Hi Jen - We have been doing a lot of research working on expanding our critical reading platform, Ponder, to support video, to help address the challenges of flip. To your point, we can't give teachers more control over what happens at home, but we can provide scaffolding to make the time more productive for students, and provide teachers with more information to use in reviewing the flipped material back in class. The scaffold is important because while watching the video (even in class) the students are practicing an independent and not yet familiar thought process.

I just published a blog post summarizing our thinking so far and am curious what prerequisites you see as essential for flip. http://blog.ponder.co/2014/03/24/implementing-flip-higher-order-literacy...

newteacherhelp.com's picture
newteacherhelp.com
Adjunct Instructor at Missouri State University

Love this concept! I also like the way Dr. Lodge McCammon at N.C. State University does his "In-Class" flipping - he has students watch a 7-minute (or so) video, then do 40 minutes of activities related to the video lesson, then watch the 7-minute video again to reinforce learning. There are more ideas in this online Flipping course....you can see the first lesson at http://bit.ly/FlipLesson1
Thanks for sharing your ideas!

Sarah Baldwin's picture
Sarah Baldwin
K-9 Music, MS History & Language Arts, & Character Education

While I have done this in my MS History classroom, this video sparked ideas for doing it in my Music classes. Students come to music class with a range of backgrounds, interests, and skills. Stations with foundational and differentiated components would help engage each student - whether the topic is music theory, composition, history, or performance. Thank you for the encouragement to keep working and re-working the In-Class Flip!

Stacey Kerr's picture

My grade-level partner and I are using this method for the first time this year, with much success. We do a full-marking period research paper project with our 9th graders that begins with intensive research and ends with intensive synthesis and writing. Typically, students were ready for the writing part of the unit at different times, but we'd give our writing instruction (on making a works cited page, on doing parenthetical citations, etc.) as whole class lessons, whether students were ready for them or not.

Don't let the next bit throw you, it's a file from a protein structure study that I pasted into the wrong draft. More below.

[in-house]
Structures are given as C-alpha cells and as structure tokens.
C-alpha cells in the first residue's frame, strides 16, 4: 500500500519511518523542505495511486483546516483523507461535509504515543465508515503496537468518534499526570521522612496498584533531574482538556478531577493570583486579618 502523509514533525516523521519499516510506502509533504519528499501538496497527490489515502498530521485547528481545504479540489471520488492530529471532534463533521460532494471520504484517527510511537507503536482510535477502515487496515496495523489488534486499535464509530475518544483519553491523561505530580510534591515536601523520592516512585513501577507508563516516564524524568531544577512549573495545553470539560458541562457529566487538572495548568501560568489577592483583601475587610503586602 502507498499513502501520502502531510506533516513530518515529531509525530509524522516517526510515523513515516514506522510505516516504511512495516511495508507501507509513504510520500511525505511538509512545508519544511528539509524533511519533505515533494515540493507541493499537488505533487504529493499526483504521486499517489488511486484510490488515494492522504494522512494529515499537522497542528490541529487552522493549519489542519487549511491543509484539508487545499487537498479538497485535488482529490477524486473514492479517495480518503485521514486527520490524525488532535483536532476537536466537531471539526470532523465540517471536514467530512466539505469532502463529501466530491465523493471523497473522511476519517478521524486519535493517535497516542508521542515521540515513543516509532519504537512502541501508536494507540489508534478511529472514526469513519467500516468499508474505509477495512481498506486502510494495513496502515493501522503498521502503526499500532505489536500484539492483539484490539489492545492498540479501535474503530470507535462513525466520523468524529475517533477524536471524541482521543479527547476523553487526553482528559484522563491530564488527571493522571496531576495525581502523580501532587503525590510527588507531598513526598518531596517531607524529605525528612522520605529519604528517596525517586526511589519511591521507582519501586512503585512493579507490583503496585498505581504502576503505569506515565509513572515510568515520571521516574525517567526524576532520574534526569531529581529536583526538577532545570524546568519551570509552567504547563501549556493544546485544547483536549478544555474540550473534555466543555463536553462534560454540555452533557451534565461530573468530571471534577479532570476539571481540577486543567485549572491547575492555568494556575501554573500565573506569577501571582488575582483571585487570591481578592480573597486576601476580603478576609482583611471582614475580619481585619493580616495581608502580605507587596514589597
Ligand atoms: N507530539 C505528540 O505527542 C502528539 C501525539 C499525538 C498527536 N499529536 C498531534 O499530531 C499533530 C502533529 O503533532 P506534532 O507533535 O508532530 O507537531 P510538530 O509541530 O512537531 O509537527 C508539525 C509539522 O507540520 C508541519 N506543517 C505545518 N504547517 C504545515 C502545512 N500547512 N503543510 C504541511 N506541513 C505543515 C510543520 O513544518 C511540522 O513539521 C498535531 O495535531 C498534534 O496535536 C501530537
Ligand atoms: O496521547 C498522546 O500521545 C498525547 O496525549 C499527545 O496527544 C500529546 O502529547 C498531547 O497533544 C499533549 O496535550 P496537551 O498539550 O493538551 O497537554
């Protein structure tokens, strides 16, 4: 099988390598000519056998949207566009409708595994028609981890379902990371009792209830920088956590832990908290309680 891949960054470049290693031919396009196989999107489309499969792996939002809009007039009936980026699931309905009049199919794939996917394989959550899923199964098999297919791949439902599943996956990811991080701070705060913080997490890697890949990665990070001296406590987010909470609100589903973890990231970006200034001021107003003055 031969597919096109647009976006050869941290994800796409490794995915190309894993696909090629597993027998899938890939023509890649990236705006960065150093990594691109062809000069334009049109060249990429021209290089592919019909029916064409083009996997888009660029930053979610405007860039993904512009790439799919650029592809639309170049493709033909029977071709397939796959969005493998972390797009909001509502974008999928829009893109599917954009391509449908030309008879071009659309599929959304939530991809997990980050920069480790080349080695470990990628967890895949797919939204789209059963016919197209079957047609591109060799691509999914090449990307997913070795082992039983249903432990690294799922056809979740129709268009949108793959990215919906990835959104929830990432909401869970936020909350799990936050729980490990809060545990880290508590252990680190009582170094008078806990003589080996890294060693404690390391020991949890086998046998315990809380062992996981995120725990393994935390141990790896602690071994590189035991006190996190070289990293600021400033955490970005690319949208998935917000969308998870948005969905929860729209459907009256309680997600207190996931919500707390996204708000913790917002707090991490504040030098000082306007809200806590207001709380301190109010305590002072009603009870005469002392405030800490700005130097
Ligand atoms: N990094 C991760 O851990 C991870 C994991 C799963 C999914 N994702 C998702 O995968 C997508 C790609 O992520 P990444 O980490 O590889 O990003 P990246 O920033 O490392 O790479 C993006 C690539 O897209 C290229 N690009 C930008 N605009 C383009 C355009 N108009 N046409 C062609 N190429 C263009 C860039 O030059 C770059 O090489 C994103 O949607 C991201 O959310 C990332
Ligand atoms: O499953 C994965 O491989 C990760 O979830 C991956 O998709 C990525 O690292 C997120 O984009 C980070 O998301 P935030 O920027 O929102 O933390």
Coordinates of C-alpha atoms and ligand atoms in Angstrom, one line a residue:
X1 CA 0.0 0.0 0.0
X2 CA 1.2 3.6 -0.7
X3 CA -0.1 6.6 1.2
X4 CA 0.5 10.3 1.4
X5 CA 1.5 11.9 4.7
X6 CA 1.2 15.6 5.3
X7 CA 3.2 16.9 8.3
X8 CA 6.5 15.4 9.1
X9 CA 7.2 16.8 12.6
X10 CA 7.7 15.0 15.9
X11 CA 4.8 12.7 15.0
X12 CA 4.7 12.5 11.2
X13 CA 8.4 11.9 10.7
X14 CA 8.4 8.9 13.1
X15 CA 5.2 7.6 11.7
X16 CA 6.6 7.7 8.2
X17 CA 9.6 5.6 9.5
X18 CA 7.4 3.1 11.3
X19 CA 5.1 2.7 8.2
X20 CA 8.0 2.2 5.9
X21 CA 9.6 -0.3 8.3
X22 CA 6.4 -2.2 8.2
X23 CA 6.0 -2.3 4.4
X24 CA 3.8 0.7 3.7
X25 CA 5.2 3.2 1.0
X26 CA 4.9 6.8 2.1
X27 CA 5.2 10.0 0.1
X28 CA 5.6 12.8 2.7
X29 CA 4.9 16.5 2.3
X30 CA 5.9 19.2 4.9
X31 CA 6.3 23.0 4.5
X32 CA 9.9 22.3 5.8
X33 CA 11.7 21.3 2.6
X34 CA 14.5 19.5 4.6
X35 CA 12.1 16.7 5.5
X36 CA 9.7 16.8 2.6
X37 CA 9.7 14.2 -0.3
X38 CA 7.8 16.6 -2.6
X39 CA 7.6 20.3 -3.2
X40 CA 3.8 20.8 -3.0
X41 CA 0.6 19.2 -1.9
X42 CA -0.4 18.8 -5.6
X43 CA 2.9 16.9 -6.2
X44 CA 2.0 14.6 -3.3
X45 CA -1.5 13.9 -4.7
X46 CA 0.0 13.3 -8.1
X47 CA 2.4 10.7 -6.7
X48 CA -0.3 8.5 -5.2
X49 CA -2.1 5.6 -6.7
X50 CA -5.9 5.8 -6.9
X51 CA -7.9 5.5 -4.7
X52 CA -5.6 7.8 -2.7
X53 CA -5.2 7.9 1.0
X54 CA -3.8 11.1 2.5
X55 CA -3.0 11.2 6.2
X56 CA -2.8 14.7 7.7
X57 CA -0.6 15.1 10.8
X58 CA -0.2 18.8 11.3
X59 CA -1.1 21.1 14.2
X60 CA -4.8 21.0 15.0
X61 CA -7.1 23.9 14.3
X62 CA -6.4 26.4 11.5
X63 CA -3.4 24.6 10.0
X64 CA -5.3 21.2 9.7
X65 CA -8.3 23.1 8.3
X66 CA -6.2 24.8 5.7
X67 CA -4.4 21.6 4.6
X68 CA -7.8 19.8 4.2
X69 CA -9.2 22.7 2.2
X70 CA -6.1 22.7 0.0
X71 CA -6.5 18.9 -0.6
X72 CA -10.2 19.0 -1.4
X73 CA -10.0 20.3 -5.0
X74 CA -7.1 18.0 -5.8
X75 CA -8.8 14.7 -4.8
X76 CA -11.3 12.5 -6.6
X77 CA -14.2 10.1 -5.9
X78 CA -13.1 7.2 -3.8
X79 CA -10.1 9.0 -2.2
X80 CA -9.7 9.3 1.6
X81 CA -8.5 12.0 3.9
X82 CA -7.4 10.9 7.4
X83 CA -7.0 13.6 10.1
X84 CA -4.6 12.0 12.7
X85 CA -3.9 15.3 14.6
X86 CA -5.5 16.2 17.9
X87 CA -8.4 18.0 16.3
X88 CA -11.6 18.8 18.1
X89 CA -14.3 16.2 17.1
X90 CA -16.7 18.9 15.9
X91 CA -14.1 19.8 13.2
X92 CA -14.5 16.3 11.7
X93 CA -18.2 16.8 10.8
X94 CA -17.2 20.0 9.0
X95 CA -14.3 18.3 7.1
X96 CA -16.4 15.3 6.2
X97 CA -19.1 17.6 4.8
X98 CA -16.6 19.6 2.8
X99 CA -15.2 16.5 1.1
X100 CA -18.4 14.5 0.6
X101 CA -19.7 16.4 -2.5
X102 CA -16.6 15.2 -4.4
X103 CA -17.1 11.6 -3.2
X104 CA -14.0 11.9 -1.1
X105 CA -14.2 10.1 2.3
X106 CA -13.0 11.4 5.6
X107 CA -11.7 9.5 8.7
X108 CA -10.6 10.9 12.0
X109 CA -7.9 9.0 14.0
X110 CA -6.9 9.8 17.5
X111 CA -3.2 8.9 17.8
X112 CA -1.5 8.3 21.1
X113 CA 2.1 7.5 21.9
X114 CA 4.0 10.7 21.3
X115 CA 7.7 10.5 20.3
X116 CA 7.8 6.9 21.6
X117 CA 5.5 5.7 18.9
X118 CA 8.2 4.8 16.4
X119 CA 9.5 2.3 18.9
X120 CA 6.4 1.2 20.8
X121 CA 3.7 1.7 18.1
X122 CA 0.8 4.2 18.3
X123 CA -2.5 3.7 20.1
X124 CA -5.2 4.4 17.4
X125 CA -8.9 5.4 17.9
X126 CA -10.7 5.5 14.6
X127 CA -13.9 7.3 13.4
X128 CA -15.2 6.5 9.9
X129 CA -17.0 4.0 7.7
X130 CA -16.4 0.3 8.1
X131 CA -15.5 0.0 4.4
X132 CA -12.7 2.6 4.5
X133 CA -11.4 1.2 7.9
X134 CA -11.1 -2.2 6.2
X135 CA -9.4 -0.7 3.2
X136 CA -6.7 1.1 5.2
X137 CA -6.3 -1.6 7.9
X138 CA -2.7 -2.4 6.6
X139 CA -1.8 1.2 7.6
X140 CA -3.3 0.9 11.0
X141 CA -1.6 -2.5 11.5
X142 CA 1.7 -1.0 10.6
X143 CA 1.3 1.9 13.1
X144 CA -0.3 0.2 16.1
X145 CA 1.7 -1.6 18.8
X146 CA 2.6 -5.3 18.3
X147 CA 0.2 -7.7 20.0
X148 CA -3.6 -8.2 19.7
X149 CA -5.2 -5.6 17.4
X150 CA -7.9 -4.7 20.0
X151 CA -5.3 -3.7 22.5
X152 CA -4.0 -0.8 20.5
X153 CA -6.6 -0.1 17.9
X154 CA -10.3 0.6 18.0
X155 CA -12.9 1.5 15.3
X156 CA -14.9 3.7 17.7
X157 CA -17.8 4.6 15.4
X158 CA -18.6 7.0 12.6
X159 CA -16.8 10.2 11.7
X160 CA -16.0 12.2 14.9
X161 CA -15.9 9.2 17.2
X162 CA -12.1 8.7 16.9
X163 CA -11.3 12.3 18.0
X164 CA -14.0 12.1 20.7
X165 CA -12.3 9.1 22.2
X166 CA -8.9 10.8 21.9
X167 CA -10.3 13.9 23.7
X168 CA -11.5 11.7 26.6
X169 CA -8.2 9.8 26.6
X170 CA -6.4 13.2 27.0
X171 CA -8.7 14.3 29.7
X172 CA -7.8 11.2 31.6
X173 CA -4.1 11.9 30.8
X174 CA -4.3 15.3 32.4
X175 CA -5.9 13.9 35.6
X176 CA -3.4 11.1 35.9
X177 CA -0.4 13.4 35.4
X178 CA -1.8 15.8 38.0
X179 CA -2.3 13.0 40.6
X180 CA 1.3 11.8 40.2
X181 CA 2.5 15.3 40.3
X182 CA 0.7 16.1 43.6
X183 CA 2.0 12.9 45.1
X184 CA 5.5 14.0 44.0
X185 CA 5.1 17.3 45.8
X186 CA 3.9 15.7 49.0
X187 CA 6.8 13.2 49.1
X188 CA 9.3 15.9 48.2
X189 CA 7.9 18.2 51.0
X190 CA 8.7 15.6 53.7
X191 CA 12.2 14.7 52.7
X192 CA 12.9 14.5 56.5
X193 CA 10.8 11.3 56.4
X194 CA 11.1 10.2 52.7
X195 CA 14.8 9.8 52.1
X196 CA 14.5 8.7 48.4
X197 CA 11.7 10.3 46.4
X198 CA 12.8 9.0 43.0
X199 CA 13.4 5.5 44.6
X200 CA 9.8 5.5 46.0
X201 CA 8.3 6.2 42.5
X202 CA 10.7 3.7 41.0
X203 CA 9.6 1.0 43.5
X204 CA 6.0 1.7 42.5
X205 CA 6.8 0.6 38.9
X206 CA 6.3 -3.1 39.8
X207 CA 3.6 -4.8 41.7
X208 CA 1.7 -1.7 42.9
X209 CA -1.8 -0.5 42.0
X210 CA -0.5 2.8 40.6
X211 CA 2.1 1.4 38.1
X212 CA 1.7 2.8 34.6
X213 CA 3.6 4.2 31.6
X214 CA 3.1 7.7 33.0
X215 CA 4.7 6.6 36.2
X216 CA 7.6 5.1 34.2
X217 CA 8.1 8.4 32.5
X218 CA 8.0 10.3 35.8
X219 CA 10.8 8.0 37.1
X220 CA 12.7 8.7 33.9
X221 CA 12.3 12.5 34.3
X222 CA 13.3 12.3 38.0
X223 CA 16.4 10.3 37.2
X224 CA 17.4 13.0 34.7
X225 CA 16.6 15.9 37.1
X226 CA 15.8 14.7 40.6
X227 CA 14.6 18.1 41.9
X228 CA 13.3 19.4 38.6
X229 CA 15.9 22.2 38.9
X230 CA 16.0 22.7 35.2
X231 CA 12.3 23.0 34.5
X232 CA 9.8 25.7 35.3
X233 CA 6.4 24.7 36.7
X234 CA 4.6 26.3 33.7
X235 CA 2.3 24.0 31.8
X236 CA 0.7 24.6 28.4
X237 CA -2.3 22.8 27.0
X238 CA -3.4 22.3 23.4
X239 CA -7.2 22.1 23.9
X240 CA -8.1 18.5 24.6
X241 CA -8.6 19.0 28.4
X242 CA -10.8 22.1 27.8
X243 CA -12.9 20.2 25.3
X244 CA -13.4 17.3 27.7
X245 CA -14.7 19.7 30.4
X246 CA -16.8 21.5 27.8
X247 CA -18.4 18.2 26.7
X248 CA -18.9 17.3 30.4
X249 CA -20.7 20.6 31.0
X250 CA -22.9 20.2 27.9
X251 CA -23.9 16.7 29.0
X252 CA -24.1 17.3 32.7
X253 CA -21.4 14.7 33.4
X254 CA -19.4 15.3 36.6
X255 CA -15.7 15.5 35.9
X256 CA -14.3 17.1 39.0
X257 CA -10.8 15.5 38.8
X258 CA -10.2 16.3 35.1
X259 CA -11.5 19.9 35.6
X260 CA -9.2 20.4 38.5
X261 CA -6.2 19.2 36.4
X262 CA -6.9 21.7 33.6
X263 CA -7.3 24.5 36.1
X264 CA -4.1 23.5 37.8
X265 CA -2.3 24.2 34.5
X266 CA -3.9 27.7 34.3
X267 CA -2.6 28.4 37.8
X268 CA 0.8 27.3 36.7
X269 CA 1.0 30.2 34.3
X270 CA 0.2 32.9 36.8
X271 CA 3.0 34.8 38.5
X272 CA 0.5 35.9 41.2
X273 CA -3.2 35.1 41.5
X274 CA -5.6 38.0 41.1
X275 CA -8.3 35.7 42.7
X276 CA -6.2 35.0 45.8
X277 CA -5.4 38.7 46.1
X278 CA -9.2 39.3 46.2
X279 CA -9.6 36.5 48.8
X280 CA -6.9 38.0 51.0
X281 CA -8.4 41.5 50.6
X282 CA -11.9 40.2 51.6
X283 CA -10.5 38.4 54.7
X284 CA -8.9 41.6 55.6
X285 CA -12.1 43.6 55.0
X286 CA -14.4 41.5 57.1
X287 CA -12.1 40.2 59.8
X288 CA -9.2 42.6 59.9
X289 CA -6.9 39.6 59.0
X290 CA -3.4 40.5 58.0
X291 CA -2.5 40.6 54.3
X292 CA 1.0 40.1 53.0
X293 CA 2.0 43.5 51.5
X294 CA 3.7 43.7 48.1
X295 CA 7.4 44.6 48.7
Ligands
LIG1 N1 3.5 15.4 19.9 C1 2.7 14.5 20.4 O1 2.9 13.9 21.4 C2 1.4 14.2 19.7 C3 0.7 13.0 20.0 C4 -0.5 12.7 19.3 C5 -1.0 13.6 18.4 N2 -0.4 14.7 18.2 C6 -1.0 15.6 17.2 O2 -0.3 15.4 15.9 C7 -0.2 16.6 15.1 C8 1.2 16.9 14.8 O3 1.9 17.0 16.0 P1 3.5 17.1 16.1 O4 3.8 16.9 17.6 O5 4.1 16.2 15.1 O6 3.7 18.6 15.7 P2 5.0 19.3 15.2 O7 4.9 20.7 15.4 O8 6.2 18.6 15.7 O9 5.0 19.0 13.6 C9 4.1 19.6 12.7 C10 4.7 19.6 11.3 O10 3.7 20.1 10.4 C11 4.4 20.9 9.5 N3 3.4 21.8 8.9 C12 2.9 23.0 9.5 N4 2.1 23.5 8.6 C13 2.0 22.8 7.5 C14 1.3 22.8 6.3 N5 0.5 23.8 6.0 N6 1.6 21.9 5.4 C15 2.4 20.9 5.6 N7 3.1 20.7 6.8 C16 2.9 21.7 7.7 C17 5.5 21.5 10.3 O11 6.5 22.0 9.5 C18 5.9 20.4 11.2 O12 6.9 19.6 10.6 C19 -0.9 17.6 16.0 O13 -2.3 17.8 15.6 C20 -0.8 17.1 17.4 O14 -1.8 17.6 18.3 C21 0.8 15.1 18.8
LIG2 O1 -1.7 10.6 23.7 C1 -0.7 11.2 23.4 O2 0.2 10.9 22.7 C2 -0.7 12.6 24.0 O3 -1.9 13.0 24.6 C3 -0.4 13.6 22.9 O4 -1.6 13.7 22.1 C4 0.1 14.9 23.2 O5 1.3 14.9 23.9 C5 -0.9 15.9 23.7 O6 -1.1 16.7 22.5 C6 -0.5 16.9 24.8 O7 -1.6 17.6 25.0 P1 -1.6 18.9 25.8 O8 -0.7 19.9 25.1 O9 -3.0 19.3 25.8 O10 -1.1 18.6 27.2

This year, we did a lot of our lessons as either screencasts or Google Drive presentations that were available as "just in time" lessons on our eboards. Students were able to watch the lessons in class or at home, and the classroom turned into much more of a lab environment than it's ever been. Students are doing their papers in shared documents in Google Drive, so I'm constantly peeking in and saying things like, "Whoa! You don't have citations. Go watch the citations video again!"

Next year, we plan to add more lessons. We also have plans to re-record some of the longer ones as separate shorter lessons. Despite the ideas for improvement, I have to say that this is the best iteration of this unit I've done in the 8 years I've been teaching it.

Samer Rabadi's picture
Samer Rabadi
Community Manager at Edutopia
Facilitator 2014
Staff

Stacey, I just wanted to say that the work you and your partner are doing sounds amazing.

Stacey Kerr's picture

Thanks, Samer! We're really excited about it, and kind of shouting it from the roof-tops!